Survey: Depressed Americans prefer pills to therapy

This is not surprising. A Consumer Reports survey of over 1,500 Americans with clinical depression suggests that far more people embrace pills than embrace talk therapy, despite the fact that those who attended at least seven therapy sessions reported as much symptom relief as those who relied on drugs alone. Four in five respondents, in fact, replied that they would rather go the pharmacological route.

This is understandable, given that taking a pill as a lot less work and, in many cases, is a lot cheaper than visiting a therapist. But this doesn’t take into account efficacy, and many people have spent years trying to find an SSRI or other drug that produces the desired effects.

Of course, this is a false dichotomy, since many people on medication are also in therapy. But it’s clear that people are hungering for a magical solution to a complex problem, and it’s unlikely that clinically depressed people will ever fully return to baseline using pharmacotherapy alone.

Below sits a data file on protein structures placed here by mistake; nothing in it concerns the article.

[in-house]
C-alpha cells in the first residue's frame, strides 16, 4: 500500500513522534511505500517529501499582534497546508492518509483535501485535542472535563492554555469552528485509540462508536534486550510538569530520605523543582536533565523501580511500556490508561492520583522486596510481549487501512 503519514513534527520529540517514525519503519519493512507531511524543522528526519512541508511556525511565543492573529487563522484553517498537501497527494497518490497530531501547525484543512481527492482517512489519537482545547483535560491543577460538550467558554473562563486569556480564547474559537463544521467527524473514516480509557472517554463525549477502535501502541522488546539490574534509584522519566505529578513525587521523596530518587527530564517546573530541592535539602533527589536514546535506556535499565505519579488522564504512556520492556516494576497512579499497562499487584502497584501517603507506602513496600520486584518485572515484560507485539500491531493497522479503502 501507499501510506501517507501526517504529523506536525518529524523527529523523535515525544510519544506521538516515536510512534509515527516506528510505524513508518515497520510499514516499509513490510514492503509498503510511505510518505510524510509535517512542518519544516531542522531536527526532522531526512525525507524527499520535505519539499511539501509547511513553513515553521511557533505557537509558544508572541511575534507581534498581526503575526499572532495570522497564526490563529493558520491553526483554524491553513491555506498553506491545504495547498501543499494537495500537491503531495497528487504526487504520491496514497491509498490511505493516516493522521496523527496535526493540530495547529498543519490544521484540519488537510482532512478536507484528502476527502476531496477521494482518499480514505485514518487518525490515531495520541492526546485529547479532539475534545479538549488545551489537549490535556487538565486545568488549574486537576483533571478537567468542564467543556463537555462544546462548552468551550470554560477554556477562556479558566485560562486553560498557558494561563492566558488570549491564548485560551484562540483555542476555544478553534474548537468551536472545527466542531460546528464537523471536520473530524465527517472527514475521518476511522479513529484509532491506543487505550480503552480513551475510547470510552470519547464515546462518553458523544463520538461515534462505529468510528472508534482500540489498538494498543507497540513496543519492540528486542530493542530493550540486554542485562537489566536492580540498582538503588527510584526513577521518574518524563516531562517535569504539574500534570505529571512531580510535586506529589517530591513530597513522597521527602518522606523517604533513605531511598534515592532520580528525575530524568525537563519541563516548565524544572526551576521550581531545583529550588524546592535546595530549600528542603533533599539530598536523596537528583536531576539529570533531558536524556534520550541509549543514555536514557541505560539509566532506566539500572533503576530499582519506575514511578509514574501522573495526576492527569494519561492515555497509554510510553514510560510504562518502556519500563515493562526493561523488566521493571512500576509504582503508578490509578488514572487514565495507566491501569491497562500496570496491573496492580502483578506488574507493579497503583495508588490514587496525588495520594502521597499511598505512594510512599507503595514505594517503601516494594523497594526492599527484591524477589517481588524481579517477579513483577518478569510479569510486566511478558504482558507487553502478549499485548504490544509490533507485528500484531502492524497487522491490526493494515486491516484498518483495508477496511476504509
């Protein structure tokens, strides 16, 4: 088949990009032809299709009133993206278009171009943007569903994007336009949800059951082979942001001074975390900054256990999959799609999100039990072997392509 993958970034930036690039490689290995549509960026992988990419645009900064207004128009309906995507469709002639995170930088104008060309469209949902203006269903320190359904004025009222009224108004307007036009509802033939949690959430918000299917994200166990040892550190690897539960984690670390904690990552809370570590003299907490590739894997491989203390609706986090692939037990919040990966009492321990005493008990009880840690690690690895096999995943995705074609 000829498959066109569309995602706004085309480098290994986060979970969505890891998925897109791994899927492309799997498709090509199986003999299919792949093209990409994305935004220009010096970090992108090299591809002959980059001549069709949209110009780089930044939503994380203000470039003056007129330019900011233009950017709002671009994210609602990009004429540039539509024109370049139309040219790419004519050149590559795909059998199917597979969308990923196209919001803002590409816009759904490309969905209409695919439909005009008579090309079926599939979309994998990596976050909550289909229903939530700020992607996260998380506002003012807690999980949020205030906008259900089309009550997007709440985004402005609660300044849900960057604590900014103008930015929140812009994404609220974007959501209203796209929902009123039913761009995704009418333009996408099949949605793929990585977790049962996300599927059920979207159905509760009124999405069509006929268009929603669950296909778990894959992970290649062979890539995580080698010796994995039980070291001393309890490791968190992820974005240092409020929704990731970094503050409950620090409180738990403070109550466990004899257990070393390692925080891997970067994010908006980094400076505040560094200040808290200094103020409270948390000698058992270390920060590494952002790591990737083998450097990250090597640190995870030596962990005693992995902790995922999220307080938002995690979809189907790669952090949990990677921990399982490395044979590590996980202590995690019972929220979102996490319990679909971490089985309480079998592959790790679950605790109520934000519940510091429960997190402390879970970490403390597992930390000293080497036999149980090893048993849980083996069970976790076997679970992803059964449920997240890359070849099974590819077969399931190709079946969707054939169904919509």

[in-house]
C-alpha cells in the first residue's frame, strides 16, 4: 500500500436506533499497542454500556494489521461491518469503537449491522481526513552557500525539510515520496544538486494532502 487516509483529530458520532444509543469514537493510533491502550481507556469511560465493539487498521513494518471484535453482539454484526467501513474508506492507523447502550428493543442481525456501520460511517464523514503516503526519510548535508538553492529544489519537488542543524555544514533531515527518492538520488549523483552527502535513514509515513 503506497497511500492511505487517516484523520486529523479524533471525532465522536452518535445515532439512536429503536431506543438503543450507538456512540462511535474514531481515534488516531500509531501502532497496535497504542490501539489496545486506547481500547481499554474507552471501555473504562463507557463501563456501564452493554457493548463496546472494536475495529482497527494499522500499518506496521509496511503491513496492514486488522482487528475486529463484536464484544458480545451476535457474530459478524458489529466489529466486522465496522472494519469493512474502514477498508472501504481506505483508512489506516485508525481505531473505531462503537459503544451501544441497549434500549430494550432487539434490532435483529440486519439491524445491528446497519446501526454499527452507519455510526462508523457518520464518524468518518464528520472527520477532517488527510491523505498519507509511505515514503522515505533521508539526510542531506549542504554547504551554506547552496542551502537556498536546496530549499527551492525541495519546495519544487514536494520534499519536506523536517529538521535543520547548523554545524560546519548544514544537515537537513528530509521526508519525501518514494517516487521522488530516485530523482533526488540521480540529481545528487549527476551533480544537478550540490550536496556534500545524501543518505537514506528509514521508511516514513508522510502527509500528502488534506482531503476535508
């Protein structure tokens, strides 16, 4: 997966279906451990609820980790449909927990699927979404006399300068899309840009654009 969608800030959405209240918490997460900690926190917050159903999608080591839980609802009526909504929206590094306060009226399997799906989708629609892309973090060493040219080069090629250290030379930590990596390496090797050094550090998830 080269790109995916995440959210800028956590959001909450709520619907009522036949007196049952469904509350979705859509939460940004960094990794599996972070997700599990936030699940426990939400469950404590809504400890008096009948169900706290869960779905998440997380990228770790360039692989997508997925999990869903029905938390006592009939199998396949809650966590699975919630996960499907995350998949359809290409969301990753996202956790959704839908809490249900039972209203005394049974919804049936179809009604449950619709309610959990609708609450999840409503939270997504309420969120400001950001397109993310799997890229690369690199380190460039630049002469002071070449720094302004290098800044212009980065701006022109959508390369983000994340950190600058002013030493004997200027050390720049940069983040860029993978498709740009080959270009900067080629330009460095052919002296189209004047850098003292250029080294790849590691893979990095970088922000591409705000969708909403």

Of ancillary note: More and more people who seek help for mental-health problems report anxiety as one of their symptoms, and the type of therapist people employ (psychiatrist vs. psychologist vs. social worker, etc.) does not appear to have an effect on the efficacy of therapy.

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  1. #1 by Julie on June 17, 2010 - 5:29 pm

    Ancillary: dead on. Years of therapy did nothing for my anxiety. Running fixed it. Or maybe I just outgrew it. Another friend with a severe form of situational anxiety (she had trouble with authority figures) found help in Cognitive Behavior Therapy, where traditional talk/insight-oriented therapy methods had failed.

  2. #2 by kemibe on June 17, 2010 - 5:33 pm

    I could benefit from any number of typical “treatment” modalities, but only when I’ve got running as a foundation. One nice thing about being out of shape and deciding to run every day only after reaching a hypoxic environment is that it takes nothing to wipe me out. 60 minutes and I sleep like a baby, at least for now, and ample sleep sets me up to feel and behave like (dare I say it) a normal person.

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